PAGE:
I barely notice what she says. I feel like an insect who’s just been killed and pinned into a collection. Unable to move. There’s something about this girl in front of me. She looks about my age, fifteen or sixteen, fragile but all personality, bold but brittle, eyes and teeth and fingernails.
And out of place. I’m looking at her from my spot where I feel as I’ve been pinned into her collection and I see her flitter and flutter about, performing for her people, all the people she’s collected, and the thing that surfaces in my mind-without-a-history is, “what are you doing in 2017?”
And I say to her, before I even know I’m going to say it, “Does the Samsung time-travel, too?”
She grins and comes back over and shows me. “Does it ever! And drones, too, look! Best phone ever, I mean, really!” She smells like boyhood fantasies of girls. She smells like boys imagine girls smell like. I don’t know anything, much less even my own name or how to reach my parents–but I can smell Trouble. I know Trouble when I see it. I know, as long as I’m here in this hospital, not to get involved with this girl. She is bad news. She is out of her time.
How would I find my parents? The police who took my fingerprints, photos and DNA said they would put all those things into “matching databases and see what gets spat out”. It’s all routine, they say. If my family reported me missing when I went missing, they would have provided all those bits of information, and they would have been looking the whole time I’ve been missing–however long that’s been. How long have I been gone? I can see I’m just a kid, but I can also see that I’ve wasted away to just about nothing. I’m skin and bone. I’ve seen people flinch and turn away when they see me, they’re so shocked at my appearance. The emergency doctor said that I lost more than half my body weight. My skin is like clothing three sizes,too large for me, loose and floppy, hanging around me, like I’m wearing a circus tent.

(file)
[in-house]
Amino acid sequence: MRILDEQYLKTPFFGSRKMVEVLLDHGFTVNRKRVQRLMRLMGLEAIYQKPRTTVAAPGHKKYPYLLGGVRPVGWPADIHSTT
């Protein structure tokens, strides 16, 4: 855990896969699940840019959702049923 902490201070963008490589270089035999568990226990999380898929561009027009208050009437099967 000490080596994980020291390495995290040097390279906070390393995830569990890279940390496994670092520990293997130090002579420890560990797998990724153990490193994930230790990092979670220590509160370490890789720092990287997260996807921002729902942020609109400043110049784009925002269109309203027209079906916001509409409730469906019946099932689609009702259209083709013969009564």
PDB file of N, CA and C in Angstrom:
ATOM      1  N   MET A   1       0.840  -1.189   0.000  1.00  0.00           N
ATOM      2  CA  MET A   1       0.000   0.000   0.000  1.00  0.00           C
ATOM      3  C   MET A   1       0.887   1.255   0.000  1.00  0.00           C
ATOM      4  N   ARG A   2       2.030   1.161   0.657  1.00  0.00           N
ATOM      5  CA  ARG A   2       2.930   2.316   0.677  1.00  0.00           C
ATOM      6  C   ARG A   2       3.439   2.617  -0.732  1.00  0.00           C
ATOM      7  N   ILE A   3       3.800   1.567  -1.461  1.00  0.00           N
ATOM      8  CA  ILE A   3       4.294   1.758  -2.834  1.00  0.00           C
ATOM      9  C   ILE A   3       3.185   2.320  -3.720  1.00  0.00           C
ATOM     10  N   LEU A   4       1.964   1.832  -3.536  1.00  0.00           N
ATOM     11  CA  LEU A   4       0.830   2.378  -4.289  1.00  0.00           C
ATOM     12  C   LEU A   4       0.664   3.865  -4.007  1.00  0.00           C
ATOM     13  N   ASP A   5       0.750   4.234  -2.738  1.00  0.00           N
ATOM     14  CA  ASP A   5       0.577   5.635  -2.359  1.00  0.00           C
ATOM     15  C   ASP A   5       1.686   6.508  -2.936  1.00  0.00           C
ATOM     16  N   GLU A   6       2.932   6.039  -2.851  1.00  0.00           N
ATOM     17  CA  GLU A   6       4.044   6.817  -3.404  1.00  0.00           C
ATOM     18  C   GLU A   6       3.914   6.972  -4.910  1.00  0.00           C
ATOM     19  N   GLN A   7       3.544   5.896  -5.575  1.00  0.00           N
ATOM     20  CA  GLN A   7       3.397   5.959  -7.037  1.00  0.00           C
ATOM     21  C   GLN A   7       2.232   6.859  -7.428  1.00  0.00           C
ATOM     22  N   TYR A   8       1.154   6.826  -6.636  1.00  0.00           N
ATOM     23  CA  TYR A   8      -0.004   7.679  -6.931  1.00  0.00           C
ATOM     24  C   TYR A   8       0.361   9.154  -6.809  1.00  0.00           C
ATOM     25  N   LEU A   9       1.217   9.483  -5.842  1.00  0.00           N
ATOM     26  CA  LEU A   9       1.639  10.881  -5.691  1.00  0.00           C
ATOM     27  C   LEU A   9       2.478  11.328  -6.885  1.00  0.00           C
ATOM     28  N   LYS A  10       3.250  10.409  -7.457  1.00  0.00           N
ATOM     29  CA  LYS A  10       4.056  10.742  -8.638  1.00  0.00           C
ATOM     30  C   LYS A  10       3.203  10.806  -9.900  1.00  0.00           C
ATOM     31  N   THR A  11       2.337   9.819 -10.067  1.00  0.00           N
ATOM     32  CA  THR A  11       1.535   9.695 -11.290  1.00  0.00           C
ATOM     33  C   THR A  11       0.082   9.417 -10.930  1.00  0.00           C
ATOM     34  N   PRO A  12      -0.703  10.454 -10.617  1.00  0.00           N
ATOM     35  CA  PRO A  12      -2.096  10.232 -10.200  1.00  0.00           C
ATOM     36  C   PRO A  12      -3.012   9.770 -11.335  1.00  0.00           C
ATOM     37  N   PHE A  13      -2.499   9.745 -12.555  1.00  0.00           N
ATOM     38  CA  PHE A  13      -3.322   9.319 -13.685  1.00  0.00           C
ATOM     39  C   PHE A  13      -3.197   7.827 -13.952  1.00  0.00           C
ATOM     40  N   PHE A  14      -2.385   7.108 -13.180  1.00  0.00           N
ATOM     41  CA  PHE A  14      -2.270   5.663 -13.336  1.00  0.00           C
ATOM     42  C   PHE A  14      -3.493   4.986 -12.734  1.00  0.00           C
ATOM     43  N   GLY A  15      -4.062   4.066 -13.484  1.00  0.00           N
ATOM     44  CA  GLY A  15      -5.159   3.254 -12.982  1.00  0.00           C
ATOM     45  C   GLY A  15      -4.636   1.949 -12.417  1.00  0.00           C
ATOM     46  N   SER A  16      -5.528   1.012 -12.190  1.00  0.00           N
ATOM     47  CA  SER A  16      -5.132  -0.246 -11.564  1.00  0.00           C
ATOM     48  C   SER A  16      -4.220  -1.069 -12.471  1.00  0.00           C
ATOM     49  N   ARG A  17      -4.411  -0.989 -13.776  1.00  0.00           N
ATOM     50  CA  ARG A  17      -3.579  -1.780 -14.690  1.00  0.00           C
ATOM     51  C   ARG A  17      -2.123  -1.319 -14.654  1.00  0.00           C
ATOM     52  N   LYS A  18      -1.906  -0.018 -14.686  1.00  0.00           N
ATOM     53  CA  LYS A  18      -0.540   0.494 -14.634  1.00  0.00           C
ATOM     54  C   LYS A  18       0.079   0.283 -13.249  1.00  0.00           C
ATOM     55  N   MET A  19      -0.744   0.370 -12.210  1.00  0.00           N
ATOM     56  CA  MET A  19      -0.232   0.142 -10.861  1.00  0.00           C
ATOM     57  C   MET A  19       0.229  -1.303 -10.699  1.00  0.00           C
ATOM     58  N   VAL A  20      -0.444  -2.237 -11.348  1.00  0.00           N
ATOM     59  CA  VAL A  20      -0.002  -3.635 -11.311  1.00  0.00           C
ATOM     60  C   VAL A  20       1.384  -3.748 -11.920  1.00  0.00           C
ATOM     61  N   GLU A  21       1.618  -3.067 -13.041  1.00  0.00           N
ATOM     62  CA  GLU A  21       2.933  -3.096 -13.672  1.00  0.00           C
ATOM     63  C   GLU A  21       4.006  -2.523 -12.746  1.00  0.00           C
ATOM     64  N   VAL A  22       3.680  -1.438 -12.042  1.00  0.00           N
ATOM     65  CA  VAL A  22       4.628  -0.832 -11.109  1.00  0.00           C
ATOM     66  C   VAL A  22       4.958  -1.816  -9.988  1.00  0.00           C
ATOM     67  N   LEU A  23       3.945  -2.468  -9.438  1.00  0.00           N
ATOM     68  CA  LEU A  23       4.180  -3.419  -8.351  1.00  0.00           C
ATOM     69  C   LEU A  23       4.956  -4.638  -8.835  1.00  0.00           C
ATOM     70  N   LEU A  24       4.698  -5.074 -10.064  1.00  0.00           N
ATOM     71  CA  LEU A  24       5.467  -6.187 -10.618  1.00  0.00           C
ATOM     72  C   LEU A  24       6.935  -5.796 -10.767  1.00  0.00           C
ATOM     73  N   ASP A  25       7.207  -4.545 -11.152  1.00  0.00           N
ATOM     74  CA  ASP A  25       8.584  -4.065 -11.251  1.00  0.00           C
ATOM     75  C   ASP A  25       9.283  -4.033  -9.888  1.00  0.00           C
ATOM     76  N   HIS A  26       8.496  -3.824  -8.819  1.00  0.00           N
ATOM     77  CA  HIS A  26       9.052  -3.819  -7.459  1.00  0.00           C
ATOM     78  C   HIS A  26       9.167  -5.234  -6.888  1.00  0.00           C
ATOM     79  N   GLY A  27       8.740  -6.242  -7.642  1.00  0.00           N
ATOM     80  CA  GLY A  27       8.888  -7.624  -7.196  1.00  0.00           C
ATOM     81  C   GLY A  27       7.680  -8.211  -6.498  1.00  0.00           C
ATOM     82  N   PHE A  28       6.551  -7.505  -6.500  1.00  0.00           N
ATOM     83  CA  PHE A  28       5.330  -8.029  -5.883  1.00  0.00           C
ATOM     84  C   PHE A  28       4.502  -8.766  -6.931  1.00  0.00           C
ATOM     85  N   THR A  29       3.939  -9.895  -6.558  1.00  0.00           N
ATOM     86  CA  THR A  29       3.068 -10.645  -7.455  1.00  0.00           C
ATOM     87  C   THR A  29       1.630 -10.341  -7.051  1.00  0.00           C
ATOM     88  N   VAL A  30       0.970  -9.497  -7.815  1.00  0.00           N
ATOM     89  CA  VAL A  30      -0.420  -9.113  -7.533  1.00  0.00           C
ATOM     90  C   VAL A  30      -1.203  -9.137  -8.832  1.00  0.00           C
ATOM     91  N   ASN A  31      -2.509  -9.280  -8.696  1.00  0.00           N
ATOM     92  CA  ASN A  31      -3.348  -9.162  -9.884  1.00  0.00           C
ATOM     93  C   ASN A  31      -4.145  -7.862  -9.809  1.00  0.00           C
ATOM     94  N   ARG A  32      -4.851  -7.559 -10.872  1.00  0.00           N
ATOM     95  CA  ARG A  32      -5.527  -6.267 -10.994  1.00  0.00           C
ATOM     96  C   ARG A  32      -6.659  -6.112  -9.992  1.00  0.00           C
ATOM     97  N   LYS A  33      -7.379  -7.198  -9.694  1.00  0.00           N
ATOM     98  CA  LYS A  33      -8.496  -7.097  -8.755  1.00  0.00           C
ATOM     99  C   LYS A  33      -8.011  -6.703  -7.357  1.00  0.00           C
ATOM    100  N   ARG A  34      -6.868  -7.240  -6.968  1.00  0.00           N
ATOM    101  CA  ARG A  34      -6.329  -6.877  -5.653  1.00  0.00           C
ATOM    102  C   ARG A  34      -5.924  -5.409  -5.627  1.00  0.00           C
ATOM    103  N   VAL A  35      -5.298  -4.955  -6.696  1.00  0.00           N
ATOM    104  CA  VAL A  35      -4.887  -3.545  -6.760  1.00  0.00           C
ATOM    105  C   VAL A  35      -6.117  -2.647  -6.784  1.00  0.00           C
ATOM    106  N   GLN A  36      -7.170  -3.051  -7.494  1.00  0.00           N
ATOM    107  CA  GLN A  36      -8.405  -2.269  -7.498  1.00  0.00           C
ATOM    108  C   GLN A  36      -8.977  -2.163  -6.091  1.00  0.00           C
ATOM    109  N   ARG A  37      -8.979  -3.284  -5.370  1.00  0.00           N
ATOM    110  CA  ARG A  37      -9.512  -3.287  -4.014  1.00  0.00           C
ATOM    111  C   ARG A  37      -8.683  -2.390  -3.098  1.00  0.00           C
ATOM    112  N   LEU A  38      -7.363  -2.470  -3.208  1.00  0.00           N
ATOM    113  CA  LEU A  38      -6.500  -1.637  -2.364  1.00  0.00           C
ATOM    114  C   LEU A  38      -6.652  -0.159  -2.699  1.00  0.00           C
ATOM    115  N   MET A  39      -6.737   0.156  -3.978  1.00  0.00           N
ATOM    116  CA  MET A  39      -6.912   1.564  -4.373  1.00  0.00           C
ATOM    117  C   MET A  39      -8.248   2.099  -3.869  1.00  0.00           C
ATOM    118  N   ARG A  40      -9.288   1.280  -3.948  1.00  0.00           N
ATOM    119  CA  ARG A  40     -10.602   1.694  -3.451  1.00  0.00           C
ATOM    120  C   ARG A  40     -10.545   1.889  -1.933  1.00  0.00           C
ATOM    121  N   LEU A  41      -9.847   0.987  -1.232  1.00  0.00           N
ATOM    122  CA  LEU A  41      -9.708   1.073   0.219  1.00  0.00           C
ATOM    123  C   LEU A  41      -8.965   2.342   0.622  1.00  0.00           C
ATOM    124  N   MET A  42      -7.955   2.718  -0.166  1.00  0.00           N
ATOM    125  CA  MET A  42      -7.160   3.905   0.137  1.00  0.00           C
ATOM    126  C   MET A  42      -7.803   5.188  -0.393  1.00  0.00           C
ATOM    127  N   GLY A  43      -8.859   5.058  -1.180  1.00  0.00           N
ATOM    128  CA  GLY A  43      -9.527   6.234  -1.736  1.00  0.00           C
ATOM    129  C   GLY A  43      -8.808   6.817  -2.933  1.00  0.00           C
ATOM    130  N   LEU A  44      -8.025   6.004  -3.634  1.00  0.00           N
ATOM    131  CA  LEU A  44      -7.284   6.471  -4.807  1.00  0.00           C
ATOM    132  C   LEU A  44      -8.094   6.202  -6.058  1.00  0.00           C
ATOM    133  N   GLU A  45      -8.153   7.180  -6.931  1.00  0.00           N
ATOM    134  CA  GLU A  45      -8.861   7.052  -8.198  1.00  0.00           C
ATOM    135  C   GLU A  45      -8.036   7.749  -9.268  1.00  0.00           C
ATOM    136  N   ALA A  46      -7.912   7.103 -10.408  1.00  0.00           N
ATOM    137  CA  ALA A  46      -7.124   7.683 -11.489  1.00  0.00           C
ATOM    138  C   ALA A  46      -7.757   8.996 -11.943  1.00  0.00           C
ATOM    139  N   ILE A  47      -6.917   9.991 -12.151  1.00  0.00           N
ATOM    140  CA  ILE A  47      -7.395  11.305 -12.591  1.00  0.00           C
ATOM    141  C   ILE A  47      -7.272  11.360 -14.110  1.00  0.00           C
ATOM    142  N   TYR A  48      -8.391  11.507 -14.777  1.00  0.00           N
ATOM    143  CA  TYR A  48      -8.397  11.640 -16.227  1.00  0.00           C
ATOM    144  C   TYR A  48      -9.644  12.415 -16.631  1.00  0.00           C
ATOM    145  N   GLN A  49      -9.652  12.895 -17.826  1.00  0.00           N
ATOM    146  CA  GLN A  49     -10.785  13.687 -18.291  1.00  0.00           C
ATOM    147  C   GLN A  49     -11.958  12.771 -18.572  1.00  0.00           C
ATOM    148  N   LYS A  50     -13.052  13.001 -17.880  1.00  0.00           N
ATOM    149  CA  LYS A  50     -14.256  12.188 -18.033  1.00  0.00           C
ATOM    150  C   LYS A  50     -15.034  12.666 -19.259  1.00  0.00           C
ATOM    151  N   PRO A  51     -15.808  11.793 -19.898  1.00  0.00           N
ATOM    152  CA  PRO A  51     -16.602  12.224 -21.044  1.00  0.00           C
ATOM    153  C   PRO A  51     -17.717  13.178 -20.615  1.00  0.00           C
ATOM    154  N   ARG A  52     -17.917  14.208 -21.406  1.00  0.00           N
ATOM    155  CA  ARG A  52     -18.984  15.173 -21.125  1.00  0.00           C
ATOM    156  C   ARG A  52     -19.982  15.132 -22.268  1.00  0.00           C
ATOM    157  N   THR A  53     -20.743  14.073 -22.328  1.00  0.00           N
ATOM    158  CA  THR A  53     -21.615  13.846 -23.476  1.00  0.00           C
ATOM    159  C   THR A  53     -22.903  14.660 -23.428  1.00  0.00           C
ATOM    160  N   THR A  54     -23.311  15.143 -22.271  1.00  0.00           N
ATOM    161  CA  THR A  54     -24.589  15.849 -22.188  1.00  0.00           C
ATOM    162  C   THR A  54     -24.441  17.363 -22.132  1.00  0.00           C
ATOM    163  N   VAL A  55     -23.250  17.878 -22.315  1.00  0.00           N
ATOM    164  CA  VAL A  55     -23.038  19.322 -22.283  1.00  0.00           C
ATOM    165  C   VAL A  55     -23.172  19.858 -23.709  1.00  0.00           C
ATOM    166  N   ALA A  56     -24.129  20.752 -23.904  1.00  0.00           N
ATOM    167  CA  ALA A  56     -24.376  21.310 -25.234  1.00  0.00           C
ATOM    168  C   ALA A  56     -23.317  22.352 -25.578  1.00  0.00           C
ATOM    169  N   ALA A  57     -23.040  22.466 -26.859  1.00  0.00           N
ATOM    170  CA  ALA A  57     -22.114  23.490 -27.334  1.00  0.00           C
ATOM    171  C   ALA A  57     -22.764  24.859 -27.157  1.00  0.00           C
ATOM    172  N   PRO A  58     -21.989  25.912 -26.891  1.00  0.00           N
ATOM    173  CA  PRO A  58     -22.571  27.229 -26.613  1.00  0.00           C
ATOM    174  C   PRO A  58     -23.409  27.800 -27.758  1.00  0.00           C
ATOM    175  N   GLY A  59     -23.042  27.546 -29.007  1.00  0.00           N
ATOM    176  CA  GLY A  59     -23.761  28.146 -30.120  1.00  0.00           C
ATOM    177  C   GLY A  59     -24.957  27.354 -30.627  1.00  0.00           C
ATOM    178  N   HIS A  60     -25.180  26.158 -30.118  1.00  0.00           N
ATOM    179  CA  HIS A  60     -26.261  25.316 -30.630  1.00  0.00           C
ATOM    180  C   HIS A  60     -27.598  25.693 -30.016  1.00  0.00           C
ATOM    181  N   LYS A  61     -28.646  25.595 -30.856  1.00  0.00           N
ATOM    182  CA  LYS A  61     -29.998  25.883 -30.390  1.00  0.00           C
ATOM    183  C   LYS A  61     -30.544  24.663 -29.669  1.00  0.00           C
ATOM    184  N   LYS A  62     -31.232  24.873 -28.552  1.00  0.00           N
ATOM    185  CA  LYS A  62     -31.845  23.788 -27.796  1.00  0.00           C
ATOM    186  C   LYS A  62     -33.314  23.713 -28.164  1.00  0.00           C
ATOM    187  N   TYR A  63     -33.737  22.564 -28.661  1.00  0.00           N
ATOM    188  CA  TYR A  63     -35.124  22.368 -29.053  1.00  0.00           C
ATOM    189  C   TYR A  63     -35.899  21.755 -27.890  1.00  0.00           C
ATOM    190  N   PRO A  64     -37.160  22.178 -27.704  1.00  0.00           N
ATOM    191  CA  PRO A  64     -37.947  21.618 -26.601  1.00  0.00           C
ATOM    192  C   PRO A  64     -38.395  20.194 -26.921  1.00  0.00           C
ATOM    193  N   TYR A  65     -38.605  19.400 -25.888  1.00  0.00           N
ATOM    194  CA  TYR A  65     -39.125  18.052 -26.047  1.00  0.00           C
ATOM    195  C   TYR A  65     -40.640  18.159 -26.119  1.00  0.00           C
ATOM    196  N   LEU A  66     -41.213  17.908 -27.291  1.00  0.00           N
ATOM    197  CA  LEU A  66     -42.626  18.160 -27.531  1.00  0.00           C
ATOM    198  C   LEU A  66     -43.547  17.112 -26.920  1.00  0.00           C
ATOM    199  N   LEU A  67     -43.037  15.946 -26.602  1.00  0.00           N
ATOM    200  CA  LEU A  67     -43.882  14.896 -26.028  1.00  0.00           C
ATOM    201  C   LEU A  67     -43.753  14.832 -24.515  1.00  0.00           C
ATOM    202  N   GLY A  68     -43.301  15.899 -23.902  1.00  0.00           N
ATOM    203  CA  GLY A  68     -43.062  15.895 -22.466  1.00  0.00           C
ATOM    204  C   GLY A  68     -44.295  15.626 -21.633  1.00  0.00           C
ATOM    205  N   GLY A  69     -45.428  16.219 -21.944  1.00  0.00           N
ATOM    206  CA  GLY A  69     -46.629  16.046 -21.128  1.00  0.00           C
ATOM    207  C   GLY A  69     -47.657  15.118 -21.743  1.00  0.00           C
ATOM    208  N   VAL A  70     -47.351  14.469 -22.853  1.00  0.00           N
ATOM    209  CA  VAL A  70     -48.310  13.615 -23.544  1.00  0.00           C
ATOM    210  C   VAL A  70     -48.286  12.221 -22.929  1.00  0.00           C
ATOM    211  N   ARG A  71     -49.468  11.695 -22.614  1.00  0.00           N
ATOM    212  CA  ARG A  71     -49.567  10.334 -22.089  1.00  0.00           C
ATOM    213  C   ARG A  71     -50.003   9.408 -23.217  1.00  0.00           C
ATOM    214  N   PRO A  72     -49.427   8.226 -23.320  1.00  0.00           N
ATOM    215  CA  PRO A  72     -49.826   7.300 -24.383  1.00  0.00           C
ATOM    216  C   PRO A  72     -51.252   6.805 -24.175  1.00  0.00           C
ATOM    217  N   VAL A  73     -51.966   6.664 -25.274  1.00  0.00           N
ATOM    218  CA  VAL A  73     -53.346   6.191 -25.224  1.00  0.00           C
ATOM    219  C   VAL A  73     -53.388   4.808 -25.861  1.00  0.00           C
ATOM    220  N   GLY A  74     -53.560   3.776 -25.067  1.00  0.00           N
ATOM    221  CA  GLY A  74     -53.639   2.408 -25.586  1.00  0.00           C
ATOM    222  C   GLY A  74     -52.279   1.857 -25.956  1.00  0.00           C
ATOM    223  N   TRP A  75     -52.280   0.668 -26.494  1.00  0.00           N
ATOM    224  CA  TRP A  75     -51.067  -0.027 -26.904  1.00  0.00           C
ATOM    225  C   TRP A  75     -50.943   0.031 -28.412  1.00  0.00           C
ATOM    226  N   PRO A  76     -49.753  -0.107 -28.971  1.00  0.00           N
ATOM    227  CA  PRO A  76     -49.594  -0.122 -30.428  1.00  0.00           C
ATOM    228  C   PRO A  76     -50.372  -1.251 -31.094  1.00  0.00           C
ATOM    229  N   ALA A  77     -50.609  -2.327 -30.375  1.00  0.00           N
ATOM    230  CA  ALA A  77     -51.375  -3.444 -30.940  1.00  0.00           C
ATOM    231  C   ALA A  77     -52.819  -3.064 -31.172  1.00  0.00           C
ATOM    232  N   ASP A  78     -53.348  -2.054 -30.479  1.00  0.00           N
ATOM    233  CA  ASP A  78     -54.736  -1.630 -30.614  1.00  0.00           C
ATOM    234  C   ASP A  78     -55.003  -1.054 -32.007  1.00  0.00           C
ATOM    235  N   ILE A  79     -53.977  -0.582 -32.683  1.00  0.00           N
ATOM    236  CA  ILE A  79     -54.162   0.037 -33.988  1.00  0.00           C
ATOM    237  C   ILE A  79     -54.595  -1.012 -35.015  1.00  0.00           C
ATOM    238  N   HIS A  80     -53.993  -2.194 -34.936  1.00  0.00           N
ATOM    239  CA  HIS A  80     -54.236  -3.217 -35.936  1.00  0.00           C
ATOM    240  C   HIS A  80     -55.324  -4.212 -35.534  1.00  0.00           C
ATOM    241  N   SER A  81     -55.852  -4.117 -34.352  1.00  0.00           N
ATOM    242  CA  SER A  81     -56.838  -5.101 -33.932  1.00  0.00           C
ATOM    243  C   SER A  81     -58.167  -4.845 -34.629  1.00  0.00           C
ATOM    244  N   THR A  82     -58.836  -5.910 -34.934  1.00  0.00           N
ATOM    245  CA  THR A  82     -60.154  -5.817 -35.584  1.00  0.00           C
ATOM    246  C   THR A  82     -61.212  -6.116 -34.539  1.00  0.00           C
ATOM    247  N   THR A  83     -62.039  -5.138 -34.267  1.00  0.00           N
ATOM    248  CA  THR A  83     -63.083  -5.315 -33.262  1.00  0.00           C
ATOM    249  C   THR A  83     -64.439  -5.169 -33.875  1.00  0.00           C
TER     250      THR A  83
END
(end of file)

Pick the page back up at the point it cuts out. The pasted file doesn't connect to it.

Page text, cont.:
I’m in a meeting with my consultant, the senior doctor on my team. We’re doing a “review” of my case. I’ve been in the psychiatric hospital now for two weeks. I’ve been going to group therapy sessions where the emphasis is on the use of cognitive behavioural therapeutic techniques to try to reshape how your mind responds to difficult situations. I can kind of see the idea, and how it might help some people with regular problems, but I can’t see how it can help me and my problems. And I’m trying to explain this to my doctor. I feel like an alien. I don’t belong here. I have no connections to anything here. But in the group I’m supposed to come up with–”
My consultant, who I’ve only seen twice since I’ve been here, but has always seemed like a decent man, is writing out a business card with a fountain pen. He hands it to me. “Here,” he says. “This is the best clinical psychologist in Perth. You can get ten sessions a year bulk-billed through Medicare. She understands aliens. Deals with aliens all the time. She’s practically Area 51. Go and see her, see what you think.” He shakes my hand as I leave.
Just before I exit the door, he says, only half-kidding, “And as your doctor, I’m ordering you to have second helpings of everything. For God’s sake, look at yourself! I’ll talk to the kitchen staff personally.”
Something strange happens as I leave. Something that hasn’t happened in the longest time. It’s so strange that I can tell right away that it hadn’t happened before, in my shrouded life, either.
I walk out of this meeting smiling. I feel just a bit happy. I’m getting somewhere at last.